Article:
From Endurance to Dressage
Travers - Or Trying to Be
I have to first say that my feelings toward Second Level have changed completely. My initial frustration with the level has turned into anticipation. No, I am not joking, and no, you're not being punked. Once I figured out that the purpose of Second Level is not actually to torture lower level riders and discourage them from ever entering another dressage show, I realized that it's actually, sort of, kind of, almost ... fun(?).
There are a lot of neat pieces to Second Level, and I know it sounds like I speak from long time experience, but I don't. If you're looking for that kind of experience, you'll have to read someone else's blog. If you want to know what to expect when you get to Second Level, I am happy to share what I am learning. Riders hate Second Level for a reason. It's not easy because it's loaded with all kinds of bricks to build a solid foundation for the upper levels. But, if you stick it out, Third Level should be MUCH easier. I'll let you know when I get there.
Back to why I am enjoying Second Level. There's just so much more to do. At First Level, it was just leg yielding and lengthening of stride. At Second, there are at least nine new things to work on. I pick one or two or maybe even three for each ride. It's never boring, that for's sure.
So far, Speedy and I have been chipping away at the simple change - it's getting better quickly. I've also been riding the shoulder in a little better now that my aids are more correct. Our newest project is the haunches in, also known as travers.
When Chemaine Hurtado, owner and trainer at Symphony Dressage Stables, was here last Tuesday, we spent most of the lesson on this deceptively (not so) easy movement. She helped me finally see that the haunches in is a precursor to the half-pass. Understanding the purpose of the movement and seeing what it leads to gave me a whole new appreciation for why it needs to be right.
While I could get Speedy's haunches to move off the track, what I wasn't able to do was keep an inside bend at the same time. And even now, a week later, we're still struggling with the suppleness needed to move that way. Speedy doesn't think he can bend that way, and he's positive that he can't do it at the trot. Just wait until I tell him he has to eventually do it at the canter!
What Chemaine had me do was to bring it all down to the walk to start. She had me get the inside bend (more than I think I need) and then ask for the haunches in with my outside leg and outside rein. If I could also get good forward, that was great, but keeping Speedy soft in the bridle was more important than the forward.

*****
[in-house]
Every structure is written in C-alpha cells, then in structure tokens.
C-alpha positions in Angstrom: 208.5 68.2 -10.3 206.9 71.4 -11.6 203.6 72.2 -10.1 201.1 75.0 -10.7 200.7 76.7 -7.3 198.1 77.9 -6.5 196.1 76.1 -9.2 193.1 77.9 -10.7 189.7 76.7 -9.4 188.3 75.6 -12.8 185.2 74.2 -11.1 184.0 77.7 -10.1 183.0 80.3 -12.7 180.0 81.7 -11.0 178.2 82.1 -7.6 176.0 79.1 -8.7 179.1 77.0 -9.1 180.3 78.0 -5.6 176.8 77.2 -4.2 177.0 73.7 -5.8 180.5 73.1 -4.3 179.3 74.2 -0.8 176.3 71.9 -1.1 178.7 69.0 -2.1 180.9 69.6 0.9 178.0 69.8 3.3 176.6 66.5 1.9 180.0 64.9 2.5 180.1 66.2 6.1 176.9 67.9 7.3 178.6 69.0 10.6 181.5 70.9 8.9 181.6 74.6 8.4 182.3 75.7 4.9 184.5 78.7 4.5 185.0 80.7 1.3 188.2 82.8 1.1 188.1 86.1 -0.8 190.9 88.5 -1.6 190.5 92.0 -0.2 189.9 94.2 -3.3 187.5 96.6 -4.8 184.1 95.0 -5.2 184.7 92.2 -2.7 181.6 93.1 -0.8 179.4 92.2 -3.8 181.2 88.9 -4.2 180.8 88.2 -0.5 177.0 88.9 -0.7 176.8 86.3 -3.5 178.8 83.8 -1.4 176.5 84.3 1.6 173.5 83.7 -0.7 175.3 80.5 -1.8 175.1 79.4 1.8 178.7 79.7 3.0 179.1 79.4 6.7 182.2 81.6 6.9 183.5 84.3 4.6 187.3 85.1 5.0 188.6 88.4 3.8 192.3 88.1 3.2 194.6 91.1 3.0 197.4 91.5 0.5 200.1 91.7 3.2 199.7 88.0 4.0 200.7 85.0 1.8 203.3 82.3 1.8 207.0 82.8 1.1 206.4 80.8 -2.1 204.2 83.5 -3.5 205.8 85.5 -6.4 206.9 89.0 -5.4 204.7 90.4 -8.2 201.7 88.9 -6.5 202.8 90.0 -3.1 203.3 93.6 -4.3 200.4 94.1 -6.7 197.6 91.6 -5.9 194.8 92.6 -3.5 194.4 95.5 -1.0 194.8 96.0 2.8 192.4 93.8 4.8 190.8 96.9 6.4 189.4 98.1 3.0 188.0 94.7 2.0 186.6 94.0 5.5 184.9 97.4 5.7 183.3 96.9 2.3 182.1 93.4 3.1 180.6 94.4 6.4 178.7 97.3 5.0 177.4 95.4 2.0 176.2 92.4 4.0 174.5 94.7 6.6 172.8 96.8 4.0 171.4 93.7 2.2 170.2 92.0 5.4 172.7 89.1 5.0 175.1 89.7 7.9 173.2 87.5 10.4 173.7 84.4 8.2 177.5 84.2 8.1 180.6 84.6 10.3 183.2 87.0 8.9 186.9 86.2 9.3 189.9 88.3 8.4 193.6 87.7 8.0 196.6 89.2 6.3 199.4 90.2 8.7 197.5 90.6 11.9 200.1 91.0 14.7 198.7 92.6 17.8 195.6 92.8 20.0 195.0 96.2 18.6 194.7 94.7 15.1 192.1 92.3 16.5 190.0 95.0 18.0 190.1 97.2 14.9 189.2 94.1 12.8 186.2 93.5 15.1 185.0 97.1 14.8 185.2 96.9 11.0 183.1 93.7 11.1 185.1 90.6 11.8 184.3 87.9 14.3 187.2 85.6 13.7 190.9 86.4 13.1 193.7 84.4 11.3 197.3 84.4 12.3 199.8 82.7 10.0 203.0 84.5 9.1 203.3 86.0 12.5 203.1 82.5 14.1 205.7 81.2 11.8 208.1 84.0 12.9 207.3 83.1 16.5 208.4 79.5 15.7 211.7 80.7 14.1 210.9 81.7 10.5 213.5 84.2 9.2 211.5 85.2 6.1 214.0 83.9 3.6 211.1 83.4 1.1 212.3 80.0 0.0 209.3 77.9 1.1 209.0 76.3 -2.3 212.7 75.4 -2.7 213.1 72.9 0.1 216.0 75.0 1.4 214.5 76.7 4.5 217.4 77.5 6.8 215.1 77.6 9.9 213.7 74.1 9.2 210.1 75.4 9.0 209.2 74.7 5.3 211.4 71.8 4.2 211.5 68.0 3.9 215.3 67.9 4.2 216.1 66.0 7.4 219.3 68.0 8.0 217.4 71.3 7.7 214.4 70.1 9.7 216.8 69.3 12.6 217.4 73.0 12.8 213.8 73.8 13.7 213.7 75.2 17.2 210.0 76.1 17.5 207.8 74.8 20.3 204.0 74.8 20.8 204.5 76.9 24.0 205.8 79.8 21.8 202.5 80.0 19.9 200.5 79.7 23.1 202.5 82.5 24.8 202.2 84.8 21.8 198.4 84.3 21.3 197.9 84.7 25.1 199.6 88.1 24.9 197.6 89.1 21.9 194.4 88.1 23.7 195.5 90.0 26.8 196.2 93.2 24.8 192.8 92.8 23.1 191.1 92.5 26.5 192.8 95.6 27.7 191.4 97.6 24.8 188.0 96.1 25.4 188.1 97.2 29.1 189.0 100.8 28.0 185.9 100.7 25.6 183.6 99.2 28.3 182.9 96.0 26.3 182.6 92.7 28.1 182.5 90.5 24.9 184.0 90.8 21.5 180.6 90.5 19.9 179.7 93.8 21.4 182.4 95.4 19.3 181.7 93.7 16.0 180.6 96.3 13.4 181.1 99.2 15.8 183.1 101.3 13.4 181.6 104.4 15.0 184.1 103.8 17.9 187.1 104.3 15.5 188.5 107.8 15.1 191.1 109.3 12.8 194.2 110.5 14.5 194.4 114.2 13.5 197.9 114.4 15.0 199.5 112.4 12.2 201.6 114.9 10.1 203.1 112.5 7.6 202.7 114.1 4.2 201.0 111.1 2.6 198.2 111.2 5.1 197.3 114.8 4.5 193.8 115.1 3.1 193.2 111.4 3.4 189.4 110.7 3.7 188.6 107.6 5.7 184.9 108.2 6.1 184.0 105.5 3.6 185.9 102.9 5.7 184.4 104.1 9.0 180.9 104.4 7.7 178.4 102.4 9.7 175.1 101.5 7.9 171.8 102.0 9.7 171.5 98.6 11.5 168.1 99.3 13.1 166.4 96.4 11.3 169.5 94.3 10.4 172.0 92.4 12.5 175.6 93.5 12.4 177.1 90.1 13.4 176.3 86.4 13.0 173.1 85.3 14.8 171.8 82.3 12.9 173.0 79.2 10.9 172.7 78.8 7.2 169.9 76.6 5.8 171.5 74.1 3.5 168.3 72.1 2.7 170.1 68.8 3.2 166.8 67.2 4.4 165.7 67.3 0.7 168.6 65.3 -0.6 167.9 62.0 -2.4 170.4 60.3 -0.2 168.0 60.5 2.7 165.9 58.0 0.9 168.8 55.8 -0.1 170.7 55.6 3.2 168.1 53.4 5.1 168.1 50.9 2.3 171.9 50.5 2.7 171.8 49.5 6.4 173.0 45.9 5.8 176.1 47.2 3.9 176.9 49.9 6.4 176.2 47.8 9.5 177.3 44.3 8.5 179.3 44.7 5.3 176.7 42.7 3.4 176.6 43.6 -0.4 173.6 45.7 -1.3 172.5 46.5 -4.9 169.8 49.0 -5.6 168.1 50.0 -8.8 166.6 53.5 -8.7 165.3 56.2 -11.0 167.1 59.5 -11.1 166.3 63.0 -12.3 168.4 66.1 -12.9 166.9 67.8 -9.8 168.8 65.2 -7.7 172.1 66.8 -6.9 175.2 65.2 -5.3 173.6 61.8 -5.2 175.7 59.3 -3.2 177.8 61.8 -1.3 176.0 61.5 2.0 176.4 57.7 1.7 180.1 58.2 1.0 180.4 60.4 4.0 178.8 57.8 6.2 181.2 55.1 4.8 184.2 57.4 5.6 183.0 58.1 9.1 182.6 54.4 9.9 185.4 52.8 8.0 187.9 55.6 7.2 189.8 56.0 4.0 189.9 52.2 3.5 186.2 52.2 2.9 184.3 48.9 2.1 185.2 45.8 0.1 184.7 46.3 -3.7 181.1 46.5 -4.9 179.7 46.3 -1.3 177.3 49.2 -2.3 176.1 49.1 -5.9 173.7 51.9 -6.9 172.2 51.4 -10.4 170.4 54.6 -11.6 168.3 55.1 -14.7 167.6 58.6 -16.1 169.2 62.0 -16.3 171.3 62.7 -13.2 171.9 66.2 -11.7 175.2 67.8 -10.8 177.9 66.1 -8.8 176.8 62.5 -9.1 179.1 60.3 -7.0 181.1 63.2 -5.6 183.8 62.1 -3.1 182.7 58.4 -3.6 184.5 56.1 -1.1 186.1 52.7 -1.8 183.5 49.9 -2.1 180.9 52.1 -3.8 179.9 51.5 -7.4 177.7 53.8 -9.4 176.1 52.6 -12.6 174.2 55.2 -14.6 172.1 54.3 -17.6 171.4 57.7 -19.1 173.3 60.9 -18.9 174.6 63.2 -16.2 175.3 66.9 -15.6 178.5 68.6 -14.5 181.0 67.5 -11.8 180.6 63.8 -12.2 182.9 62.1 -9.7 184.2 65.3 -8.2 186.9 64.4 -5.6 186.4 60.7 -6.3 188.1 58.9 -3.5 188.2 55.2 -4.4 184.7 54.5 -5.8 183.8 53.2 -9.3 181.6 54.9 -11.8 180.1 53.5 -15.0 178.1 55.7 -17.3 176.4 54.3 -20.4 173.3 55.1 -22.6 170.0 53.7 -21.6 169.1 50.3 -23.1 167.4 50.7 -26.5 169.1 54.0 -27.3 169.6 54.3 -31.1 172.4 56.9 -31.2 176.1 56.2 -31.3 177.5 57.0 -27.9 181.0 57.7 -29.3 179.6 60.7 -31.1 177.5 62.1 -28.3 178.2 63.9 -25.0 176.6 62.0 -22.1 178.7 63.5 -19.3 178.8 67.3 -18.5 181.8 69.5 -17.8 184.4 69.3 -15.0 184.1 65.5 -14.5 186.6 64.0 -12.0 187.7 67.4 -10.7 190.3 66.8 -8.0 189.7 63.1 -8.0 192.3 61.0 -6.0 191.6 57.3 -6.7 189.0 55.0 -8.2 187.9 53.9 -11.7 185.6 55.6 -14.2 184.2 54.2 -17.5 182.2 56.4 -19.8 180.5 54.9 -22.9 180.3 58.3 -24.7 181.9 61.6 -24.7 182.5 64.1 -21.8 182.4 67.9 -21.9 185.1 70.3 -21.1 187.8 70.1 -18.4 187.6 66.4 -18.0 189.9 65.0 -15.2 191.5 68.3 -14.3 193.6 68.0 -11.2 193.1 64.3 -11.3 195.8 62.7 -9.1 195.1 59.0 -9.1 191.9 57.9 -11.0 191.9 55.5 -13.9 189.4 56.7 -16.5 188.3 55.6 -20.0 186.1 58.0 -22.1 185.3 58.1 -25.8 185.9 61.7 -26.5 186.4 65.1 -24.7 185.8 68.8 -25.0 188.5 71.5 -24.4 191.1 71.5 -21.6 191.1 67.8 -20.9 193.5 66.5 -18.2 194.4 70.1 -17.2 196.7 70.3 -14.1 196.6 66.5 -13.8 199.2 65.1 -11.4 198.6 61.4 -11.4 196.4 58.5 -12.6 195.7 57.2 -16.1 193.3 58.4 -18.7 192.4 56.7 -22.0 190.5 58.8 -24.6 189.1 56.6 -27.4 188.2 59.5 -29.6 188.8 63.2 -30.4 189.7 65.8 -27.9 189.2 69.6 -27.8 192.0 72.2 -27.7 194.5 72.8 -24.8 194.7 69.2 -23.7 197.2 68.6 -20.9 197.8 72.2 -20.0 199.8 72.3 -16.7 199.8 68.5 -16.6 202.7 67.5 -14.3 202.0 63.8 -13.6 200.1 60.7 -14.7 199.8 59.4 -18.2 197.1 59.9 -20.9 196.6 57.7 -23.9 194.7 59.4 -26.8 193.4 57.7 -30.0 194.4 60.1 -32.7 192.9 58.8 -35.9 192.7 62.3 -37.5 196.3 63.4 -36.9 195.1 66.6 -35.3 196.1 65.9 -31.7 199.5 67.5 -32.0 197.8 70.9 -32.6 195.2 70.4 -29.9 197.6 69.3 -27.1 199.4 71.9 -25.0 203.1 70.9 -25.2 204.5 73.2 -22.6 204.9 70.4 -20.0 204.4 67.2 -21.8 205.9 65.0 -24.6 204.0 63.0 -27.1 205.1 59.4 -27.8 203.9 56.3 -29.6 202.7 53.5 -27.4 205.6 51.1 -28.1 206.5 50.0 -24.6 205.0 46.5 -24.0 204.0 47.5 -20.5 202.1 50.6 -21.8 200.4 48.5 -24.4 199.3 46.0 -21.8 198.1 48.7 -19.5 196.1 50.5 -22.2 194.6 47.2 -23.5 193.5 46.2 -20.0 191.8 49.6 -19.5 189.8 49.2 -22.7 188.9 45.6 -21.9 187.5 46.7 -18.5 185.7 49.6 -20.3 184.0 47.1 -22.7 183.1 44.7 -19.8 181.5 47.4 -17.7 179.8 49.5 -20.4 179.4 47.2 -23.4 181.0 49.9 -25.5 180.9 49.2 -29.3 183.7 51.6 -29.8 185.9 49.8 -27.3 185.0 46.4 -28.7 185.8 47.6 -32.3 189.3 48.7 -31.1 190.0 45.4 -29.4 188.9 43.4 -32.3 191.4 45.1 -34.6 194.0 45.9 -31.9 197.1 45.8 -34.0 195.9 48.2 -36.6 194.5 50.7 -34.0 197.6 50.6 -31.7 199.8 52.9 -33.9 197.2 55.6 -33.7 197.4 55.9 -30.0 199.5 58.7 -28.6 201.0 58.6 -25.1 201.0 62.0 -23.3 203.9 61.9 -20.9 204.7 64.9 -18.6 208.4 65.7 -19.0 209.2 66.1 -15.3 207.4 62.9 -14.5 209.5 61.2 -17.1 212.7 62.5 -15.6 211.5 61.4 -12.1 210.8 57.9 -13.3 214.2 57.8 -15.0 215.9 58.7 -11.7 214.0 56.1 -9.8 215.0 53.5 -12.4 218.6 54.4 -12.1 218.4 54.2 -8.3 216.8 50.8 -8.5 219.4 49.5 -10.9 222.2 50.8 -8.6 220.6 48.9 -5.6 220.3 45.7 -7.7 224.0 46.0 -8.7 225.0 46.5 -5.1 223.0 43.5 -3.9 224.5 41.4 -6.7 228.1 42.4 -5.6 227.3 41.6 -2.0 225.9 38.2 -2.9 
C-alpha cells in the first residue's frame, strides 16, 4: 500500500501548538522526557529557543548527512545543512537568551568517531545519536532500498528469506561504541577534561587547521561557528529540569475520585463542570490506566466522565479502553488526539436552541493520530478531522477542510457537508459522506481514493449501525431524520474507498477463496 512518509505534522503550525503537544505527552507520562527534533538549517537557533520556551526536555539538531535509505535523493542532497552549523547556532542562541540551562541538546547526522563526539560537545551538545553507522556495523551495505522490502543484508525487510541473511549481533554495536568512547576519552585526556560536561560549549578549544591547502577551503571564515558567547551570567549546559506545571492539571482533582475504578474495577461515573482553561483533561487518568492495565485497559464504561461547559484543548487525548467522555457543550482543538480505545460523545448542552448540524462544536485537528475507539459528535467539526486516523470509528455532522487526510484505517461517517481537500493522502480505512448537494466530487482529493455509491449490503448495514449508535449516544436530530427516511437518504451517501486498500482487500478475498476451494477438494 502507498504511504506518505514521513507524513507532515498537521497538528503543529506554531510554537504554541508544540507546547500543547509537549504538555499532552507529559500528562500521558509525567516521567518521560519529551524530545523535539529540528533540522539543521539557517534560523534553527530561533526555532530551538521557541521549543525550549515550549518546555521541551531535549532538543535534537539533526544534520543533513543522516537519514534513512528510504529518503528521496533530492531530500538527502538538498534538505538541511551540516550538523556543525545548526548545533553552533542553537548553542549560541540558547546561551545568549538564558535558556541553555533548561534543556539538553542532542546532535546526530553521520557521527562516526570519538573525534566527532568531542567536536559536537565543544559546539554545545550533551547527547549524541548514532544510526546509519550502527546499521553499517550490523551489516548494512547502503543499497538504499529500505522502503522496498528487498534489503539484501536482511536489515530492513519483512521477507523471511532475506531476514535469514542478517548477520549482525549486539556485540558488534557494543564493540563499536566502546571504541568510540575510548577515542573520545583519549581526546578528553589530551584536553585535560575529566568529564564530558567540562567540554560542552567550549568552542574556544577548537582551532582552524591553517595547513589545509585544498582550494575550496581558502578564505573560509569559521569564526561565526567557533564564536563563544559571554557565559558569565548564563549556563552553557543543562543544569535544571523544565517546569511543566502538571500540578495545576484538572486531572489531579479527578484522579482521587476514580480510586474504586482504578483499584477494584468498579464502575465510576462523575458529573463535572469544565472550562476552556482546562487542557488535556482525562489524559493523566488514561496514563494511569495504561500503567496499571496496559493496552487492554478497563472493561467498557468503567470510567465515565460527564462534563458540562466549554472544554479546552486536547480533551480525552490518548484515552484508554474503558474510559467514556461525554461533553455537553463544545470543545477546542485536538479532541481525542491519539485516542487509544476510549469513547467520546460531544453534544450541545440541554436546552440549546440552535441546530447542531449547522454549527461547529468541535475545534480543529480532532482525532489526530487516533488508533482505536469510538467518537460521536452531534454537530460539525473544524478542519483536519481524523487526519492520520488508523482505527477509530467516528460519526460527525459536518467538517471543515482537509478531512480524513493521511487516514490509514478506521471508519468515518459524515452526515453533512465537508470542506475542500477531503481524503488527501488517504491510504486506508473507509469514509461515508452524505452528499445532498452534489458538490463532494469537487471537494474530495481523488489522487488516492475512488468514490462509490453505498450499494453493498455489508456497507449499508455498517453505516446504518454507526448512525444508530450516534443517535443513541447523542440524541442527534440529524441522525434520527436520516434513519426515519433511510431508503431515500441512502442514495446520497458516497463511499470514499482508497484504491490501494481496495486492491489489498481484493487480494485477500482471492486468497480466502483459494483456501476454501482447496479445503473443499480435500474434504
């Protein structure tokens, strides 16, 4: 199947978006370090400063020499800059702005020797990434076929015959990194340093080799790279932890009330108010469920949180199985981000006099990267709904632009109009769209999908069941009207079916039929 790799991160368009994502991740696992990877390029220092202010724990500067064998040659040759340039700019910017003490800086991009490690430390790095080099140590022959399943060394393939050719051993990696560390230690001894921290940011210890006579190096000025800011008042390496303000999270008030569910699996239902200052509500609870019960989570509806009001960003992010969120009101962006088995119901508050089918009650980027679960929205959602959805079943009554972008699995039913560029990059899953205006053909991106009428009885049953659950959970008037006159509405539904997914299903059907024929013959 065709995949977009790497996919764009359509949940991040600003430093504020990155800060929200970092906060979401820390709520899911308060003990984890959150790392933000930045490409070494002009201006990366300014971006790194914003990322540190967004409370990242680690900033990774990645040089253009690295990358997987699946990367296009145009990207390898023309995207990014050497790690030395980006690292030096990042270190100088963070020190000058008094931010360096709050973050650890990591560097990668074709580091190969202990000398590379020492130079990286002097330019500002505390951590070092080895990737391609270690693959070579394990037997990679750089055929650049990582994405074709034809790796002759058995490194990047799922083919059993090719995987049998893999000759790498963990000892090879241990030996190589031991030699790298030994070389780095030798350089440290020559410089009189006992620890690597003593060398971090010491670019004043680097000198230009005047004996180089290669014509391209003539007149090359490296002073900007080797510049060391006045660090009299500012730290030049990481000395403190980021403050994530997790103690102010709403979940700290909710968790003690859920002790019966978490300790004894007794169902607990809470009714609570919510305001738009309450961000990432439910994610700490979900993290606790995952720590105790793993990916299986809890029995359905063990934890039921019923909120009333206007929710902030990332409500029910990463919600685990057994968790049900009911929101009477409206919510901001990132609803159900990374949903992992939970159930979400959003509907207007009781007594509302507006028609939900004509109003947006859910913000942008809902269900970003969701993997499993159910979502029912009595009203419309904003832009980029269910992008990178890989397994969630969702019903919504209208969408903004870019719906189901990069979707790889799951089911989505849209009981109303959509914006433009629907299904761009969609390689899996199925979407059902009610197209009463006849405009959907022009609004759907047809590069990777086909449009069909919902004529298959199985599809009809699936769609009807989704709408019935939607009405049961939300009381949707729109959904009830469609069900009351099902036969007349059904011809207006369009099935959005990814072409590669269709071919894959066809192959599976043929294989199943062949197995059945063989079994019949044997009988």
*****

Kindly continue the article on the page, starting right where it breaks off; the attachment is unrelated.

Once I understood the aids, we moved on to a slow trot which we did like this: bend, haunches, GO ... adjust ... Go ... adjust ... Go. In fact, she wanted me to surprise Speedy in the GO so that he learned that being soft also means that he has to be in front of my leg. There was a lot more adjusting than going.
Besides leading to the half-pass, travers is also an excellent way to supple your horse for the collected canter and the simple change though walk. And now that I am maintaining the inside bend (better anyway), everything else is improving at the same time.
Our next CDS show is in two weeks. I feel like it should go better, but we might still be in the ugly part of it takes a lot of ugly before it gets better thing. We'll see what happens at today's lesson.
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About the Writer and Rider
I am a lifelong rider.
I began endurance riding in 1996 where I ultimately completed five, one-day 100 mile races, the 200-mile Death Valley Encounter, and numerous other 50, 65, and 75 mile races. I began showing dressage in 2010.
Welcome to my dressage journey.
About Speedy G
Speedy went from endurance horse to dressage horse. After helping me earn a USDF Bronze medal in the summer of 2020, he is now semi-retired. Speedy is a 2004, 15'1 hand, purebred Arabian gelding. His Arabian Horse Registry name is G Ima Starr FA.
Izzy was started as a four-year old and then spent the next 18 months in pasture growing up. I bought him as a six-year old, and together, we are showing at the lower levels. He is a 2008, 16'3 hand warmblood gelding. His Rheinland Pfalz-saar International (RPSI) name is Imperioso.
National Rider Awards
State Rider Awards
State Horse Awards
CDS Sapphire Rider Award
Third Level: 63.514%
Third Level: 62.105%
2023 Show Season
(r) Ride-a-Test Clinic
2023 Show Schedule
2023 Completed …
2023 Qualifying Scores
Regional Adult Amateur Competition (RAAC)
Qualifying Training Level
3 Scores/2 Judges/60%: